Congressional investigators are scheduled to interview Philip F. Anschutz, a founder of Qwest Communications International Inc., today about his sale of more than $200 million in Qwest stock at a time executives were expressing concerns internally about the company’s financial outlook.
Anschutz reaped $213.5 million from sales on May 17, May 21 and June 4 of 2001, investigators say. The transactions occurred just days after a high-level Qwest official, citing the difficulty in meeting quarterly revenue figures, recommended that the company revise its financial guidance to Wall Street.
Anschutz, a Denver financier, is a major donor to the Republican Party.
In a May 13, 2001, e-mail, Greg Casey, former executive vice president of wholesale markets, wrote: “Personally, my advice would be to reset expectations and put the best face on to Wall Street that we can.”
Qwest spokesman Chris Hardman declined to comment yesterday, other than to say that the company is cooperating with the House Energy and Commerce Committee, which has been conducting the investigation. Qwest announced earlier this week that it would have to restate at least $950 million in earnings for 2000 and 2001.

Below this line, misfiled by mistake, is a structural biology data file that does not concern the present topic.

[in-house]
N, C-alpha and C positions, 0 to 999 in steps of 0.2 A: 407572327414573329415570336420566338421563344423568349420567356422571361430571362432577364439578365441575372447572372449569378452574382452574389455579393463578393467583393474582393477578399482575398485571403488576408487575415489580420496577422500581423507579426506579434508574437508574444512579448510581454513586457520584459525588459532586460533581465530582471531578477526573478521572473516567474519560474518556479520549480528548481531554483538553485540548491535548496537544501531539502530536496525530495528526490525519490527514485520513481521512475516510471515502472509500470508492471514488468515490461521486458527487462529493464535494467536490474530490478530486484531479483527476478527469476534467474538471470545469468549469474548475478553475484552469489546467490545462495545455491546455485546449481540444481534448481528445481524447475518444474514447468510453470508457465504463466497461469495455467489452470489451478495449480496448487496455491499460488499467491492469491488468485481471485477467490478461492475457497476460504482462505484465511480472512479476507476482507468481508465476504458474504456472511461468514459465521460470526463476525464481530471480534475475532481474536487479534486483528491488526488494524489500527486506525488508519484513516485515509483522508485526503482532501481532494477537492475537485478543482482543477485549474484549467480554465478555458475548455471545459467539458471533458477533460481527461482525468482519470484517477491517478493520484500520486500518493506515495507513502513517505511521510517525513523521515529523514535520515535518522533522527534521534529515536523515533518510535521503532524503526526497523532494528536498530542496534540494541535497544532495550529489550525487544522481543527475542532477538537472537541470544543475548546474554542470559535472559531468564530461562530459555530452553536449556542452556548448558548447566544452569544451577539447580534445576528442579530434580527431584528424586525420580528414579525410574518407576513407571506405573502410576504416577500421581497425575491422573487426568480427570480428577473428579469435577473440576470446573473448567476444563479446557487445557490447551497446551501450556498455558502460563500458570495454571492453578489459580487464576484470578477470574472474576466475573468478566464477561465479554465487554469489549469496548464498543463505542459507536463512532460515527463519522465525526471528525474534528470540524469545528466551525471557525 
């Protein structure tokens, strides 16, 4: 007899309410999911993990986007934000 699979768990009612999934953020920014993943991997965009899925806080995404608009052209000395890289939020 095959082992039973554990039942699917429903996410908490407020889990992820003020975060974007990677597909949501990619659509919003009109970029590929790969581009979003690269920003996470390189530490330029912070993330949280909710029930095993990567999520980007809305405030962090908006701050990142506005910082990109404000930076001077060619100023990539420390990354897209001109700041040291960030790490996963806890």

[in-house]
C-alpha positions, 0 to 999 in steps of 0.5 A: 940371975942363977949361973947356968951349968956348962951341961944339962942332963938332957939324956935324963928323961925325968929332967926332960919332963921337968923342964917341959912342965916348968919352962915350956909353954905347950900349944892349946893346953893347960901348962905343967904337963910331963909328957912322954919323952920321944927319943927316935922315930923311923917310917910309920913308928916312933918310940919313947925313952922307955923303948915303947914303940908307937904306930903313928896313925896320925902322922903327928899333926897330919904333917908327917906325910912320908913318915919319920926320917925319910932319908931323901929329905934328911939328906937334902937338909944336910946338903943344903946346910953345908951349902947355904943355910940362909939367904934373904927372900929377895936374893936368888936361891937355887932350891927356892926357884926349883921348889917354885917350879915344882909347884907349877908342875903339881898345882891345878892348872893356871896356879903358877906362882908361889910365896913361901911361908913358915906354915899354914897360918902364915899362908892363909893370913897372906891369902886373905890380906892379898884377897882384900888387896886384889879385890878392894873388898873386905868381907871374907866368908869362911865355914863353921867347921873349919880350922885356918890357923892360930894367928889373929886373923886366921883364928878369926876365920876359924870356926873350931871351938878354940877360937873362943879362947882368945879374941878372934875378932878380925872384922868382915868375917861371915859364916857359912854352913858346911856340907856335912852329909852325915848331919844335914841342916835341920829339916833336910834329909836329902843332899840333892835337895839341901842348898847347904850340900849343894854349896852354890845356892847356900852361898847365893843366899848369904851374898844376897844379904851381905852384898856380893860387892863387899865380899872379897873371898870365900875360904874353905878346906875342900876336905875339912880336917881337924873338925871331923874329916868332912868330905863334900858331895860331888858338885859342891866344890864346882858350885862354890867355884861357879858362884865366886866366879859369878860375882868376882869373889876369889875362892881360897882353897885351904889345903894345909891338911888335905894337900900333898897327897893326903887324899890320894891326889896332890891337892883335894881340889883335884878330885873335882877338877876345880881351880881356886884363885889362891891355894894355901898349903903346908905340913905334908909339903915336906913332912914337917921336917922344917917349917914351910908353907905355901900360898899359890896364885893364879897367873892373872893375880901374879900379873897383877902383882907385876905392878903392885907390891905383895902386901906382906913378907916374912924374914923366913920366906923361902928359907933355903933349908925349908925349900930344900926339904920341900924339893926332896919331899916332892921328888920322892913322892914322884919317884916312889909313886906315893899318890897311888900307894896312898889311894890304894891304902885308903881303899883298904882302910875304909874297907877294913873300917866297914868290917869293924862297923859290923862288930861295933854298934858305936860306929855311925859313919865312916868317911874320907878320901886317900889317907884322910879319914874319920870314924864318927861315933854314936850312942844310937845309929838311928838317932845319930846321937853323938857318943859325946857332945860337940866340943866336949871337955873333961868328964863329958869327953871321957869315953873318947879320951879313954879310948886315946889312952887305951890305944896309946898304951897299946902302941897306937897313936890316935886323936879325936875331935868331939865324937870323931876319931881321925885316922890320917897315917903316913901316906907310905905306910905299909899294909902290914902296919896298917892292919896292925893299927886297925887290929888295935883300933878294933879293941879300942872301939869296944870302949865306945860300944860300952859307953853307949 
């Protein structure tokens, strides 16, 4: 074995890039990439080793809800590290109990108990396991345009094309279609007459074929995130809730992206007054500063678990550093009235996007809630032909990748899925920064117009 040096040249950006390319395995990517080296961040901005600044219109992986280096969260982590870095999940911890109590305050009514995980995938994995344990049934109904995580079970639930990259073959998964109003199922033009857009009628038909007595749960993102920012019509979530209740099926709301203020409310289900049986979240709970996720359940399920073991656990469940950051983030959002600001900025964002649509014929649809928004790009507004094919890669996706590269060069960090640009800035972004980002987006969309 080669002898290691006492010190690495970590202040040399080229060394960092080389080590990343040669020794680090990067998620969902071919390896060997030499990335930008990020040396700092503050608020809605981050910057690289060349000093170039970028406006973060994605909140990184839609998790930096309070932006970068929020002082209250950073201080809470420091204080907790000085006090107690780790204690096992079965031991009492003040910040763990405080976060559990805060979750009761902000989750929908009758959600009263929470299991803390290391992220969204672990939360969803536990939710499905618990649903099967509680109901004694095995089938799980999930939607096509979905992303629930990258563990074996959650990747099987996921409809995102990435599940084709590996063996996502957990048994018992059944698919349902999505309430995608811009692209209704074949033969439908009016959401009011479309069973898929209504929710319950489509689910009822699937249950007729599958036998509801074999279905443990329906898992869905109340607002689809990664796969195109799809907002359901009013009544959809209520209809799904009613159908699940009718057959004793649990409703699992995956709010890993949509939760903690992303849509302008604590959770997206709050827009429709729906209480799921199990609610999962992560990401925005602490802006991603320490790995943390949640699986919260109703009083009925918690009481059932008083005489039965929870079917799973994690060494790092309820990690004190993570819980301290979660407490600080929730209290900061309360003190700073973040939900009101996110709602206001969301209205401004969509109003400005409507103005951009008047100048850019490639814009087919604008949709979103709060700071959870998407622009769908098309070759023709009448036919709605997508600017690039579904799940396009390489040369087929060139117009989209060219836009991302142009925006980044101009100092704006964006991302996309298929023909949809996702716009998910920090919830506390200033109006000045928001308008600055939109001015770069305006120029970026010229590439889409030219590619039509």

Committee spokesman Ken Johnson said yesterday that Anschutz’s lawyers have told investigators that the stock sales were the result of a prearranged transaction, and were not based on inside information.
Other internal e-mails released by the committee yesterday show that senior executives at Qwest also wanted to conceal the company’s reliance on a series of controversial deals that are now the subject of congressional scrutiny.
According to the e-mails, Qwest’s own auditors were pressuring the company to disclose the deals, which added approximately $1 billion to Qwest’s bottom line.
Qwest entered into several “network swaps” during 2000 and 2001 with other telecommunications companies. Under the deals, two telecommunications companies would sell each other rights to use their vast fiber-optic networks. But in many cases, companies would declare the revenue from the deal and not the offsetting expense of their purchase.
According to an e-mail written by another Qwest official, Matthew Scott, then-chief financial officer Robin Szeliga worried that auditors would force the company to reveal its widespread use of the swaps to boost revenue. “Her concerns are that the auditors have stated that we will need to disclose those in our financial releases, and that disclosure will be expanded to show the total scope and volume of all [swap] transactions,” Scott wrote, adding, “She will not allow that to happen.”